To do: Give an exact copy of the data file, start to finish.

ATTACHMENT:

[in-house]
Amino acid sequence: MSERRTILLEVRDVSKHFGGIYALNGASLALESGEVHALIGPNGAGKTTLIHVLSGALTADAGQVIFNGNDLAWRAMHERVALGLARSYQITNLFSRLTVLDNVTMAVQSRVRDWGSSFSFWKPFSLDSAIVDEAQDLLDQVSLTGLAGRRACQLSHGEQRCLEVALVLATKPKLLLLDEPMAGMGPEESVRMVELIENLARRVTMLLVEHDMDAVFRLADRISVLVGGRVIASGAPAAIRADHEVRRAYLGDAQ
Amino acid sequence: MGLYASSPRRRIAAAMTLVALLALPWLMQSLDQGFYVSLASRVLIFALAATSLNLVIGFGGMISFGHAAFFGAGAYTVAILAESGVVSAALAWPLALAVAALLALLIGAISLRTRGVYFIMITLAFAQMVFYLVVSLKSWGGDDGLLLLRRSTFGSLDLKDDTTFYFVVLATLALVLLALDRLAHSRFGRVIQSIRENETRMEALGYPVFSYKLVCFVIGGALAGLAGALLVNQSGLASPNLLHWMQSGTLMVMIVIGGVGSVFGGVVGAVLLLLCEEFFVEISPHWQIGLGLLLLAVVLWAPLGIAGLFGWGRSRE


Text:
[in-house]
Amino acid sequence: MSERRTILLEVRDVSKHFGGIYALNGASLALESGEVHALIGPNGAGKTTLIHVLSGALTADAGQVIFNGNDLAWRAMHERVALGLARSYQITNLFSRLTVLDNVTMAVQSRVRDWGSSFSFWKPFSLDSAIVDEAQDLLDQVSLTGLAGRRACQLSHGEQRCLEVALVLATKPKLLLLDEPMAGMGPEESVRMVELIENLARRVTMLLVEHDMDAVFRLADRISVLVGGRVIASGAPAAIRADHEVRRAYLGDAQ
Amino acid sequence: MGLYASSPRRRIAAAMTLVALLALPWLMQSLDQGFYVSLASRVLIFALAATSLNLVIGFGGMISFGHAAFFGAGAYTVAILAESGVVSAALAWPLALAVAALLALLIGAISLRTRGVYFIMITLAFAQMVFYLVVSLKSWGGDDGLLLLRRSTFGSLDLKDDTTFYFVVLATLALVLLALDRLAHSRFGRVIQSIRENETRMEALGYPVFSYKLVCFVIGGALAGLAGALLVNQSGLASPNLLHWMQSGTLMVMIVIGGVGSVFGGVVGAVLLLLCEEFFVEISPHWQIGLGLLLLAVVLWAPLGIAGLFGWGRSRE